What to do when the job market disappears:
Strategy lessons from an expert’s experience
Showman P.T. Barnum once remarked, “When people aren’t coming to the circus, there’s just no stopping them.”
Is it possible he anticipated the current job market for pilots, flight attendants, maintenance crews, and airline executives? Maybe he meant, “When the airlines aren’t hiring, there’s just no stopping them.”
The current climate for aviation industry professionals isn’t exactly rosy, and that’s why many are beginning to
examine alternative career paths – perhaps reverting to long-forgotten college majors, hobbies, or avocations that have been lurking in the recesses of their minds in case the proverbial “rainy day” ever
showed up and required some outside-the-box thinking.
The situation facing those unable to pursue their careers in aviation is parallel to that facing many companies in
other industries as they seek to grow their businesses, or to increase penetration in the markets they’re currently serving. They must find new ways to satisfy customer needs, to modify or enhance their current
products to recognize a changing environment, or to reposition themselves in the minds of their customers.
Perhaps there are some lessons we can learn from what they’ve discovered about the process of invention – or
re-invention – and apply it to our own situations. We are the product, and a prospective employer is our customer. Perhaps we need to revisit the principles of sound marketing strategy, applythose principles to
our own situation, and begin to market ourselves effectively in this dramatically changing environment.
For most of us, this is a novel way to view the situation. “Marketing” isn’t something we’ve had to deal with
– at least not in a personal way when it comes to our careers. Pilots have generally been interested in flying since the beginning of their adult lives. Most flight attendants and mechanics haven’t had to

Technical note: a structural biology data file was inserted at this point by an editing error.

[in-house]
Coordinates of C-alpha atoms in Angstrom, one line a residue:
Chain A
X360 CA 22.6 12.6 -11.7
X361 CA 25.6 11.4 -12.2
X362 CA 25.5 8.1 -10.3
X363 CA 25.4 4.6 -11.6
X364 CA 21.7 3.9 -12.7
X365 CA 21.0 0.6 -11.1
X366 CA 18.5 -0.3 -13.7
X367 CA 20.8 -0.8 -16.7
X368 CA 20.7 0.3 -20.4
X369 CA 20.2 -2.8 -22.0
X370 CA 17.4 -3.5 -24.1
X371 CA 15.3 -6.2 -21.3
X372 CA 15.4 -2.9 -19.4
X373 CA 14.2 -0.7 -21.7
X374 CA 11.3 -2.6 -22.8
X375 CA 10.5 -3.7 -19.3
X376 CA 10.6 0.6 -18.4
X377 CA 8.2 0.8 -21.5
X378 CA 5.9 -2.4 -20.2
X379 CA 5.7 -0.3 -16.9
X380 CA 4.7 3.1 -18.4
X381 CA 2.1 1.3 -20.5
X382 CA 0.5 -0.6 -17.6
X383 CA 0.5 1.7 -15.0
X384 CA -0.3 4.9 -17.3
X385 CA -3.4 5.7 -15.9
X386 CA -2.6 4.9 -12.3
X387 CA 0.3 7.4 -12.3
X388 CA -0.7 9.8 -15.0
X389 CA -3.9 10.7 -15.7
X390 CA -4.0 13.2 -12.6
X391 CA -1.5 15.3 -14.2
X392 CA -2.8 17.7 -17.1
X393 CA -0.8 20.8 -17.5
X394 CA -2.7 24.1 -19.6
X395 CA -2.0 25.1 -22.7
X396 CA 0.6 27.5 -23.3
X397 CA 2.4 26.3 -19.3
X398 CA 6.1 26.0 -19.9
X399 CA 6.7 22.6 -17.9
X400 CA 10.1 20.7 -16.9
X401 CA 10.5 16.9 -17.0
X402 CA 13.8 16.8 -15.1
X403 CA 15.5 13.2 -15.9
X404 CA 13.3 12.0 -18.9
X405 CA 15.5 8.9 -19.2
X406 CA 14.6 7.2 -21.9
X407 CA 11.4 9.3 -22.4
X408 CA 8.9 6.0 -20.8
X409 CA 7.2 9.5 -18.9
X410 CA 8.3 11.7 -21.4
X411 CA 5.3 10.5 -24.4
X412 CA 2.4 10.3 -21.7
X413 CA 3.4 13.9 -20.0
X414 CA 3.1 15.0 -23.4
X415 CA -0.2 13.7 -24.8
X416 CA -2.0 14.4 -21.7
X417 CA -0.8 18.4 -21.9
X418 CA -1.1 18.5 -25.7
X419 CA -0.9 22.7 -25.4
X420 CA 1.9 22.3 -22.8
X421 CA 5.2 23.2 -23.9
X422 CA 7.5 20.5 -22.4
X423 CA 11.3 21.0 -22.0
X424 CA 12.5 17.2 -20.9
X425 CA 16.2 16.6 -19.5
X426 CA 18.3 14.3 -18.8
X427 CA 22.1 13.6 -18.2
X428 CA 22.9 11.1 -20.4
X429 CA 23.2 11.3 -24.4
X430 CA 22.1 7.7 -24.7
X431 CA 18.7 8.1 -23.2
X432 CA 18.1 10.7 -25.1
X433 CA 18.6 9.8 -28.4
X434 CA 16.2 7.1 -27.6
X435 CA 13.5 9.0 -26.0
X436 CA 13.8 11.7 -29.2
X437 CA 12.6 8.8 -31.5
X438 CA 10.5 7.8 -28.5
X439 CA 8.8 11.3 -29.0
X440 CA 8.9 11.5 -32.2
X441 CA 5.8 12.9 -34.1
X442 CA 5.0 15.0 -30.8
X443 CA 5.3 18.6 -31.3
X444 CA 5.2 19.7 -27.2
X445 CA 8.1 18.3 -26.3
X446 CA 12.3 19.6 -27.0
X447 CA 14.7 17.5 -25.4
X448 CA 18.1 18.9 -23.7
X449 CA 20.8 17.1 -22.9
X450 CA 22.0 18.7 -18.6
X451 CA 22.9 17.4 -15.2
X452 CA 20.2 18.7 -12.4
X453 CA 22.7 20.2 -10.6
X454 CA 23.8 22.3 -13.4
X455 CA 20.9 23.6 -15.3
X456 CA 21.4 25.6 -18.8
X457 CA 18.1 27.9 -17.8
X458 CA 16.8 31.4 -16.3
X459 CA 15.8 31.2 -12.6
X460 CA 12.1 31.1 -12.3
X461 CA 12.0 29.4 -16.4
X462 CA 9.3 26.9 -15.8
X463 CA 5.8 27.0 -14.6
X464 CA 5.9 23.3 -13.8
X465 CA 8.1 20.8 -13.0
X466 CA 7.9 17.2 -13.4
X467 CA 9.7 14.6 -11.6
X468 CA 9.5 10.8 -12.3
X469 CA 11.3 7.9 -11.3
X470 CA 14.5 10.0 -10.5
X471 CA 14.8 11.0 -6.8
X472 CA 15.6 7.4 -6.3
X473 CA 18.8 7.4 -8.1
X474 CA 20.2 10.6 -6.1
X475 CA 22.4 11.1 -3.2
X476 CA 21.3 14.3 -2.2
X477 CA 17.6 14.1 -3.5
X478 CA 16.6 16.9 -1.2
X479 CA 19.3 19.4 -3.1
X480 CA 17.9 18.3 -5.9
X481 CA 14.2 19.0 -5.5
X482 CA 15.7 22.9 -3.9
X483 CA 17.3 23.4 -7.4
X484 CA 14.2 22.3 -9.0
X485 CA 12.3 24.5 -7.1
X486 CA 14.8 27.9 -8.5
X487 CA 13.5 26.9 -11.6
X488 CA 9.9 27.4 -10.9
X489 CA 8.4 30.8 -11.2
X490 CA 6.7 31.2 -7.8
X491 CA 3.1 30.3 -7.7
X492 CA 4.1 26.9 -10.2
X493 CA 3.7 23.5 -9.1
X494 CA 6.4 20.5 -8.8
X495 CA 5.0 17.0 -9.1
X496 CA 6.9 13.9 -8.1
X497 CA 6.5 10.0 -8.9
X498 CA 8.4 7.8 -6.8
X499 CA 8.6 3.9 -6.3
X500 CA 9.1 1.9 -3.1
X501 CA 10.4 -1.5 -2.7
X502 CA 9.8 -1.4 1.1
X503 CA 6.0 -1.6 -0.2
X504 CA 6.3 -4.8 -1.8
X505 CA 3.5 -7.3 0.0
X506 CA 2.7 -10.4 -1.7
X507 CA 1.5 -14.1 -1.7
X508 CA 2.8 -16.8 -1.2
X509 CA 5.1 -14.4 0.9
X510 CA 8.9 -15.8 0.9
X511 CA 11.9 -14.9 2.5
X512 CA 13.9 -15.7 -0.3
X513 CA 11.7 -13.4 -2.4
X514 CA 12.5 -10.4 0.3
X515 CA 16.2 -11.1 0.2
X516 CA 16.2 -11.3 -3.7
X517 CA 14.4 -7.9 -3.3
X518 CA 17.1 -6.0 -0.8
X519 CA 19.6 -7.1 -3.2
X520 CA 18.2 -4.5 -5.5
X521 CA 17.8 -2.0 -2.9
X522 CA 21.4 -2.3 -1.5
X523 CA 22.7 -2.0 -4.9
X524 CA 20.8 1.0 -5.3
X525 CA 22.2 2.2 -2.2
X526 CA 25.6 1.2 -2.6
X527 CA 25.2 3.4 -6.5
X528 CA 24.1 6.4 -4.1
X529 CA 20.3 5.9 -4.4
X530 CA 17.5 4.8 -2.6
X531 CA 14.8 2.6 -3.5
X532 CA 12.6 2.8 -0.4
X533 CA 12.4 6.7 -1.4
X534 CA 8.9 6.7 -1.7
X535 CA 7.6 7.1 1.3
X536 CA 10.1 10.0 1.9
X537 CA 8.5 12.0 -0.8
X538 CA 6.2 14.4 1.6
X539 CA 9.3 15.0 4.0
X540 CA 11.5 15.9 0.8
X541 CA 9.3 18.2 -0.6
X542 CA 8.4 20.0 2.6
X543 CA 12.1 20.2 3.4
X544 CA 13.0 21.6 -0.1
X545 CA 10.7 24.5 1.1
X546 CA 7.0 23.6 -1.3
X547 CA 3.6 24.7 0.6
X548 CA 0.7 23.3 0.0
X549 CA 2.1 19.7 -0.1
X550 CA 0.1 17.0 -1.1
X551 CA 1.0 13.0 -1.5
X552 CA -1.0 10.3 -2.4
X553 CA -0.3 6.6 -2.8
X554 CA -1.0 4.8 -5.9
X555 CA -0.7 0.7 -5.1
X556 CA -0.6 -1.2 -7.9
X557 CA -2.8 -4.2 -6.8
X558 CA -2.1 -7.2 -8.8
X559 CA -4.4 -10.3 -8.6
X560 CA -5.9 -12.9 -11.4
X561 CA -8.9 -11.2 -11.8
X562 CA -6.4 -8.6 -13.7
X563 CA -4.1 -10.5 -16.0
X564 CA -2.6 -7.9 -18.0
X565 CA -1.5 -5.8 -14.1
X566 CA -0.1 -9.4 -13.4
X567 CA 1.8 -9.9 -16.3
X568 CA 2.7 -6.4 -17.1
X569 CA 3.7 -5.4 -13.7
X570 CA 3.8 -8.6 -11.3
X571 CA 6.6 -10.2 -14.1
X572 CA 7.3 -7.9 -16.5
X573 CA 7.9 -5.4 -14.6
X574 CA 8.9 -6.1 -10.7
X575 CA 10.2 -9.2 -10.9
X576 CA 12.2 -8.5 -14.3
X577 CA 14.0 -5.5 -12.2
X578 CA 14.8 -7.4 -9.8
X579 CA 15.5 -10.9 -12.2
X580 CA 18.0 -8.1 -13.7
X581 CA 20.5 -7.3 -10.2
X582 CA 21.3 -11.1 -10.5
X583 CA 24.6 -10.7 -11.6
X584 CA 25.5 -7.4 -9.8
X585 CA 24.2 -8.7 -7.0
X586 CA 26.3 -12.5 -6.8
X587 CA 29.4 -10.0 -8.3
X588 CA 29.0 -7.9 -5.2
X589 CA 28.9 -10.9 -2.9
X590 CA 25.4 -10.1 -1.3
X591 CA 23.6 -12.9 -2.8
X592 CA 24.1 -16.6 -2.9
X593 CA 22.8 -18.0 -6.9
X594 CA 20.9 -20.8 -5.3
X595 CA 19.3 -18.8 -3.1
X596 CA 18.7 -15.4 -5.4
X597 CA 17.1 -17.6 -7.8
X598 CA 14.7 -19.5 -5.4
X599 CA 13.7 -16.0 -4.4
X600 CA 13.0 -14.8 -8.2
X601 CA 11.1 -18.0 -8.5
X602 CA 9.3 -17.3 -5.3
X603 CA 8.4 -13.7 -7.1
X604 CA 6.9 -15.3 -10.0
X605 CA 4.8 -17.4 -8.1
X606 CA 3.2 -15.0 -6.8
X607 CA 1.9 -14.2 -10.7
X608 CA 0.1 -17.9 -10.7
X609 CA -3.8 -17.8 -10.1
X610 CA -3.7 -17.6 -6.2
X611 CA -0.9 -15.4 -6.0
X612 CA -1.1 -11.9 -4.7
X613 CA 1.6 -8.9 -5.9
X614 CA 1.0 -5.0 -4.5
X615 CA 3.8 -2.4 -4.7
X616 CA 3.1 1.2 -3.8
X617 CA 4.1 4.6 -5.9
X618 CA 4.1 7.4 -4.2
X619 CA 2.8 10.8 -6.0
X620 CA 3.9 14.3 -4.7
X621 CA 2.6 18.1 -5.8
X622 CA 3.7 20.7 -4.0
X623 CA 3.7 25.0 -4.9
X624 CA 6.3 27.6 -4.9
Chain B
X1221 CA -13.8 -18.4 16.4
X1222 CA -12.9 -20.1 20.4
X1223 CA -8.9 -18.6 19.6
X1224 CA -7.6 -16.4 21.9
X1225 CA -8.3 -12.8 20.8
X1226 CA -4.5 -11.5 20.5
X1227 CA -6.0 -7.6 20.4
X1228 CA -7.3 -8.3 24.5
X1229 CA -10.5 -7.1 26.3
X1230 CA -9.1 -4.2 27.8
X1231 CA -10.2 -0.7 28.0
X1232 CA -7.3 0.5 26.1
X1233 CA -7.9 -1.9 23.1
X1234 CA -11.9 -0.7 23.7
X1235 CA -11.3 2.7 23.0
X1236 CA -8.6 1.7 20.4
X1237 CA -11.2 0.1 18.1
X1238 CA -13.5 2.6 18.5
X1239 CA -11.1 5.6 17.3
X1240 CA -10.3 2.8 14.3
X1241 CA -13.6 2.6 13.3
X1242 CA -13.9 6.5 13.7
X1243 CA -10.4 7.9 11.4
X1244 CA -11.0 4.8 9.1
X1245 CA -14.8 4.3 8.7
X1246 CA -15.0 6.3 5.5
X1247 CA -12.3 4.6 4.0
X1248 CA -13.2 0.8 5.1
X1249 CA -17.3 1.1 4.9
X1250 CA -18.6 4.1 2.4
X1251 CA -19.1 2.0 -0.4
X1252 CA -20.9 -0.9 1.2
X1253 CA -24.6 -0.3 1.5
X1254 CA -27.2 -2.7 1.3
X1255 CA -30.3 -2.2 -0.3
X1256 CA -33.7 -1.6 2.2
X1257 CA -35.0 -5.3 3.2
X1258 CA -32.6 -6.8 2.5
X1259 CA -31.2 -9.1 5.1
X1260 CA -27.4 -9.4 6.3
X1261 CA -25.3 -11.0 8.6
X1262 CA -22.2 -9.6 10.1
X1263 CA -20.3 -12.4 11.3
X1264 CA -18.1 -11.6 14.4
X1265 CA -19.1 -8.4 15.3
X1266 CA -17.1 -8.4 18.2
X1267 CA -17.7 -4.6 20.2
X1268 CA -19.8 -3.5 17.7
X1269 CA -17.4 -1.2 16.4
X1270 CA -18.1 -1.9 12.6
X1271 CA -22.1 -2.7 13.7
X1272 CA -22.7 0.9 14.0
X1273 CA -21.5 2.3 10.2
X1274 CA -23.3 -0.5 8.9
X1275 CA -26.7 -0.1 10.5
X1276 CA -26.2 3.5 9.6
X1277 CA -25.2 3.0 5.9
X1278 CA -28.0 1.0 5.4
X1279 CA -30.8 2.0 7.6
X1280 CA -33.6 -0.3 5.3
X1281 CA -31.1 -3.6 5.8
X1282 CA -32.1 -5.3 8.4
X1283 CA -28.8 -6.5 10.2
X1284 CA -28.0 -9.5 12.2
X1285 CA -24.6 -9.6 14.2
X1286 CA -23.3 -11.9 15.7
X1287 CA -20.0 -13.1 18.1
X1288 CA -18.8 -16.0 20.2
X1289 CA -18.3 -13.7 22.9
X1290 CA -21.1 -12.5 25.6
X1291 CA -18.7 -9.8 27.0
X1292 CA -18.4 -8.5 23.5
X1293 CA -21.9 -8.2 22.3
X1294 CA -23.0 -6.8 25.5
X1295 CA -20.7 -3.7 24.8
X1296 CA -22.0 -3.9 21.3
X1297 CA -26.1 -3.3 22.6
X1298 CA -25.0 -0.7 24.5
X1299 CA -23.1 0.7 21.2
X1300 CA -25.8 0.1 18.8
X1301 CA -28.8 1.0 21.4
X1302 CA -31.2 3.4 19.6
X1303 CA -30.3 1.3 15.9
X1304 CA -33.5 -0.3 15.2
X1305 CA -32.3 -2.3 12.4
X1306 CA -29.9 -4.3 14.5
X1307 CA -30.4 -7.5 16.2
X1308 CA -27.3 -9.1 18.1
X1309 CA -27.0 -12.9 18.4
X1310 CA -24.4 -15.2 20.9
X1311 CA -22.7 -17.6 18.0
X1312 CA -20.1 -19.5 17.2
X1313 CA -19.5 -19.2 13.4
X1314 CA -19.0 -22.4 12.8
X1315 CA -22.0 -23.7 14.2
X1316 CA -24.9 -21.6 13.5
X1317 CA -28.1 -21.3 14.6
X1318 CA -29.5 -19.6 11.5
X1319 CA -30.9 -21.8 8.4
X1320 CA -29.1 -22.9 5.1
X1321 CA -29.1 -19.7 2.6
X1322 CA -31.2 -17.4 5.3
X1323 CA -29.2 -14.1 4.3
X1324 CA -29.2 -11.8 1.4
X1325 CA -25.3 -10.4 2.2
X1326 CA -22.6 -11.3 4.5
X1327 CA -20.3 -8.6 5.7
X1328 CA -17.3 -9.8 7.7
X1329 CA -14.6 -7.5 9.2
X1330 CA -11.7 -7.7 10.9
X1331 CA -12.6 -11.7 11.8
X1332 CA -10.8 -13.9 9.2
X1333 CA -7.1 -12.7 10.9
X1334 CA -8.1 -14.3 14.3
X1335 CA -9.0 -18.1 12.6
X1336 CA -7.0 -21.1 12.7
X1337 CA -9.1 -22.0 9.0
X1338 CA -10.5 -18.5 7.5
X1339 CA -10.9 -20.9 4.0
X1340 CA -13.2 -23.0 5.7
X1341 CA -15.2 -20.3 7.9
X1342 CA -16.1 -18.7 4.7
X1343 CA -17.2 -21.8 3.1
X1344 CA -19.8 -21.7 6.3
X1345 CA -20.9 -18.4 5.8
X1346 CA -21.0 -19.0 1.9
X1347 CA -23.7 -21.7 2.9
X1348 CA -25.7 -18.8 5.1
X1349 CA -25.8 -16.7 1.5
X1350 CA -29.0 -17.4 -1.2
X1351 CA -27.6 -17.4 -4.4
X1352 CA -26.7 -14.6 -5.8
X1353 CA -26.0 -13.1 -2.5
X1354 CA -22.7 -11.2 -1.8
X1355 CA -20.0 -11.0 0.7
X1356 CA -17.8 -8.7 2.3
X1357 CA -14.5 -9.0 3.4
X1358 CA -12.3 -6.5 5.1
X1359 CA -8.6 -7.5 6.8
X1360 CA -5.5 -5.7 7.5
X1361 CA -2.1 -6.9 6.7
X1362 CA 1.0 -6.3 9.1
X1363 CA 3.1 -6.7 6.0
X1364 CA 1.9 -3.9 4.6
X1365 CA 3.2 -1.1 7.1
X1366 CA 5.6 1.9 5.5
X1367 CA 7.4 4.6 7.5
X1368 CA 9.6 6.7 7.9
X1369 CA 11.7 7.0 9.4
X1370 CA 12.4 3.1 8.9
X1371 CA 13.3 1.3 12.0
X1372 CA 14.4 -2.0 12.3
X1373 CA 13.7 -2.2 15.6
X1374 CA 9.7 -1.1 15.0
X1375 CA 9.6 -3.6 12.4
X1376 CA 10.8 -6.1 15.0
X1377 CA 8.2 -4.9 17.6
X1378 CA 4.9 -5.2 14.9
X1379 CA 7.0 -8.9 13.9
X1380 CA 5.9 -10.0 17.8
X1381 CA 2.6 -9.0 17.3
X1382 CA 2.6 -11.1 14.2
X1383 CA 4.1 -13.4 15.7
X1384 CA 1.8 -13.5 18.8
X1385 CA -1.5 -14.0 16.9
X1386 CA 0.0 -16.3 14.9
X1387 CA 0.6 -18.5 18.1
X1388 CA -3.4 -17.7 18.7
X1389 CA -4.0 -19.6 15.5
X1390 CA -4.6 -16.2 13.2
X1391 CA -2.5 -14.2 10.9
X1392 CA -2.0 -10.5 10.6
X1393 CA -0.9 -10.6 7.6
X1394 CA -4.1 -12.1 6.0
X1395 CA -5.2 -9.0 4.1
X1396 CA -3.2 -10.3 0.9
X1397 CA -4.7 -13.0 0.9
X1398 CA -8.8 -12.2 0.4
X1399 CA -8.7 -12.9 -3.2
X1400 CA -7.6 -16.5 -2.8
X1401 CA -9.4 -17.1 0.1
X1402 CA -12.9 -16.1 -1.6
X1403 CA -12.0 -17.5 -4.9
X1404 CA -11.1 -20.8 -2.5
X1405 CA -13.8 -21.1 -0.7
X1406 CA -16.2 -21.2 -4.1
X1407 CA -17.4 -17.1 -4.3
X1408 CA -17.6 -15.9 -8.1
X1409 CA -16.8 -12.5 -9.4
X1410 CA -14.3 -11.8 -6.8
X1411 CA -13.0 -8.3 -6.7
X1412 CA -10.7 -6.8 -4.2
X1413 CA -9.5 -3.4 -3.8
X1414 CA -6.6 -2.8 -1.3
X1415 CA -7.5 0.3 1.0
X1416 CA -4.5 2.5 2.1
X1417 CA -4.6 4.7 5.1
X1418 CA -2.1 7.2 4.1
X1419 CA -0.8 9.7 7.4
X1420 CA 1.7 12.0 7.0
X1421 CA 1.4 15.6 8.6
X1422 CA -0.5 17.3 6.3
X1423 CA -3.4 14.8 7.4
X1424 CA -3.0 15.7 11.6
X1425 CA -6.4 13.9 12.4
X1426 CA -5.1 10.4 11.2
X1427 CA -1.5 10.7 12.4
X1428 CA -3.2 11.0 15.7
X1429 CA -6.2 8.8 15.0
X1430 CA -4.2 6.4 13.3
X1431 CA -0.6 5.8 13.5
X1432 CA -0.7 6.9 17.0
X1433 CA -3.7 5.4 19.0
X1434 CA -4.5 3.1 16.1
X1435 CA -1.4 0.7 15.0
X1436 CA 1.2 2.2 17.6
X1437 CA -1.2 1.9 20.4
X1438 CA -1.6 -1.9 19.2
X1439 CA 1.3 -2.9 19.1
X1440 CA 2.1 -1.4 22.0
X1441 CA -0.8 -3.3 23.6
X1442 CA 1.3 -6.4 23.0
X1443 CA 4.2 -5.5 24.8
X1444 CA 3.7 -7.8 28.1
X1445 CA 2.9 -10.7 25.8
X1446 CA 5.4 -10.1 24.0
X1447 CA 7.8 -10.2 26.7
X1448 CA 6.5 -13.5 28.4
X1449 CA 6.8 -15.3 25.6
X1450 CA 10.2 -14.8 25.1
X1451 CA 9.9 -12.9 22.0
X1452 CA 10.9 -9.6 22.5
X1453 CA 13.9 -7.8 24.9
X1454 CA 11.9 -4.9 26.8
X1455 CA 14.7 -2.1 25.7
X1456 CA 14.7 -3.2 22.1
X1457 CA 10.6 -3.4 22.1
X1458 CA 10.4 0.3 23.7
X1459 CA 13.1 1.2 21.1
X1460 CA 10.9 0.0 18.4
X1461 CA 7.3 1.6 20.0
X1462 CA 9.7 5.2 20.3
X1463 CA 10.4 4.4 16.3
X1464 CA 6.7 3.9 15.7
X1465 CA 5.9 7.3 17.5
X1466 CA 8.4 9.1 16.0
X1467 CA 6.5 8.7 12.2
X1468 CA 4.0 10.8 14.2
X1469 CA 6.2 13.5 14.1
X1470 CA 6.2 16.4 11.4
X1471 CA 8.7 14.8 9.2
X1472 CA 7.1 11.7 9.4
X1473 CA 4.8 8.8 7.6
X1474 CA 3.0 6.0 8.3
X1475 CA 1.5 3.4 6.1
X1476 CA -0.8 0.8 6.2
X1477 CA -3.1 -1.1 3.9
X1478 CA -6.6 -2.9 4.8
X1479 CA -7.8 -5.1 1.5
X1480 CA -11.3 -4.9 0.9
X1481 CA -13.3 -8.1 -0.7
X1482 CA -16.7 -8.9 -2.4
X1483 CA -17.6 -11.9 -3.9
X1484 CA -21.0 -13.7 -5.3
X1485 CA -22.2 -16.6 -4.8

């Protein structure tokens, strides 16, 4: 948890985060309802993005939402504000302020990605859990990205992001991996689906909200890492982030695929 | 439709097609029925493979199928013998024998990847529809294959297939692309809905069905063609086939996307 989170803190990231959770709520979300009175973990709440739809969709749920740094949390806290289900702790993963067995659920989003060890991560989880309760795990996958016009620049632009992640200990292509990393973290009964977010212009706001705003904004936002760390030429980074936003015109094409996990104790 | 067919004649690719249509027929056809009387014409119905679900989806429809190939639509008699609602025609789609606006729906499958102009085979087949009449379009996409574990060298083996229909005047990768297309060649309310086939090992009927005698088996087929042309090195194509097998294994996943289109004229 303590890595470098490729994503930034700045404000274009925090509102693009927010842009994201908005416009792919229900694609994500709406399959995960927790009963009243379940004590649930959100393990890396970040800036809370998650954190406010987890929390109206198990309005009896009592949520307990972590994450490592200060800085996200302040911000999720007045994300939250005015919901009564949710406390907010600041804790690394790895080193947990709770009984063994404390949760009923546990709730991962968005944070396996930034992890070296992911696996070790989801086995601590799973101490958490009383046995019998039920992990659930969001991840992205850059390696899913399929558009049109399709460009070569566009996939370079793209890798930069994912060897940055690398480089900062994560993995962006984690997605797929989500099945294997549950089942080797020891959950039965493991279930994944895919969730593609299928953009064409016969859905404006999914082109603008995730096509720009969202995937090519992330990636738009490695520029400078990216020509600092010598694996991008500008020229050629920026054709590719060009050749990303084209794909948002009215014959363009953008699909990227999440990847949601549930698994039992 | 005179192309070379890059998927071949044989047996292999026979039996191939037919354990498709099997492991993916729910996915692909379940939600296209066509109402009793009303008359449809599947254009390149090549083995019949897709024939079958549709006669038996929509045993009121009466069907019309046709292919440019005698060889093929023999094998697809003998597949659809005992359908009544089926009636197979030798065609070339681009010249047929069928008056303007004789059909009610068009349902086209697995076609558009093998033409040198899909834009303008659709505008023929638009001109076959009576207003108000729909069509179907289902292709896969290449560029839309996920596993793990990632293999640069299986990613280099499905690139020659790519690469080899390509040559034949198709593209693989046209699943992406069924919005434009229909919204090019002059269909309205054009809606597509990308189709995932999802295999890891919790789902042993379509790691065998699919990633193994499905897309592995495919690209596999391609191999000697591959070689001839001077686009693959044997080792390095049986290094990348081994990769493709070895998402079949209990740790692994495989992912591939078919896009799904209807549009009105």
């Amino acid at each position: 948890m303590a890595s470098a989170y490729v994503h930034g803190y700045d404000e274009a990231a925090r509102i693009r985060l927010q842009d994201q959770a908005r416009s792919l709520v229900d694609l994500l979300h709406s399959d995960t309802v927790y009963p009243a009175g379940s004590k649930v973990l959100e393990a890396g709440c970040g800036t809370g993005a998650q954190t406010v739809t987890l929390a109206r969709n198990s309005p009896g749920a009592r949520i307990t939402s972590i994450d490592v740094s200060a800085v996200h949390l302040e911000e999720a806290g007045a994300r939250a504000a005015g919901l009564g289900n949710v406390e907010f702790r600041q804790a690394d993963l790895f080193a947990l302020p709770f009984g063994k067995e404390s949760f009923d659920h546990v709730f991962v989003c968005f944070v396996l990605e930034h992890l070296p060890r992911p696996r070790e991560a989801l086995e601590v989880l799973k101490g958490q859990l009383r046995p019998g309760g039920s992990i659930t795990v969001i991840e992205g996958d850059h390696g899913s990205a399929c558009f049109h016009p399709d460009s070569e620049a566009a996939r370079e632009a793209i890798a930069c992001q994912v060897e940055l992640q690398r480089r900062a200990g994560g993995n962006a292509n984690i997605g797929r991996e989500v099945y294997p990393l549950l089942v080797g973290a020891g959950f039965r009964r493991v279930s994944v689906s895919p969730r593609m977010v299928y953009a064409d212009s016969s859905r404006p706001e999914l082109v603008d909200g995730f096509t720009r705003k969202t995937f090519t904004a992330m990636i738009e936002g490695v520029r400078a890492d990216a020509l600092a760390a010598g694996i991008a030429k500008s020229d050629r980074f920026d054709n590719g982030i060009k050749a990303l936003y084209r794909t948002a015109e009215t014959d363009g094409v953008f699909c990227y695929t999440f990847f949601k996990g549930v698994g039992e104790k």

actively look for work since they finished their early education and training.
And while we’ve been focused on doing our jobs the best way we know how, the job market in the United States has
changed. Unlike most in our industry, the average American worker – across industries and functional areas – stays with an employer only about three and a half years. Almost 30 percent of American workers have
been with their current employer less than 12 months. Clearly the mobility outside our industry is different that what we’re used to, and we better learn to deal with it -- fast.
Take the job search process itself, for example. The way people used to make career choices and find new jobs has
changed. The “rules” aren’t the same any more. And that’s why it’s important that those of us in the aviation industry get a crash course in how to look for a job and how to set the strategy for marketing
ourselves to our next employer.
Michael A. Goodman, a veteran management consultant who specializes in marketing strategy and strategic planning, has
studied the job search process and applied several lessons from his own background in strategic marketing to help job seekers do a more effective (and less painful) job of finding a career option that’s right for
them. He’s captured many of the immediate lessons in a new book, The Potato Chip Difference: How to apply leading edge marketing strategies to landing the job you want (Dialogue Press; $16.95).
He has also developed a list of “10 Stupid Things Job Seekers Do That Guarantee They’ll Be Looking For Work Again
Soon.” The list is detailed below and each week we’ll discuss one or more of the “10 Stupid Things …”, explaining why it’s on the list, and suggesting some not-so-stupid alternatives. (For those of you
who are impatient and can’t wait, visit the website www.PotatoChipDifference.com to learn more about both the book and a booklet that has a full discussion of all “10 Stupid Things Job Seekers Do …”)
For the rest of you, here are Goodman’s “10 Stupid Things Job Seekers Do That Guarantee They’ll Be Looking For
Work Again Soon:”
1. They start the job search process by updating and circulating their resumes
2. They rush to the classified ads and Internet job sites
3. They immediately call everyone they know and begin “networking”
4. They contact search firms to sell themselves as a “perfect candidate”
5. They show up for interviews at the first sign of interest
6. They stress their strengths and experience in hopes that they’ll convince an Interviewer they’re great
7. They rationalize past failures and problems
8. They exaggerate the value of their experience (and their compensation)
9. They fantasize about how terrific the next job will be
10. They rush to accept the first bona fide job offer they get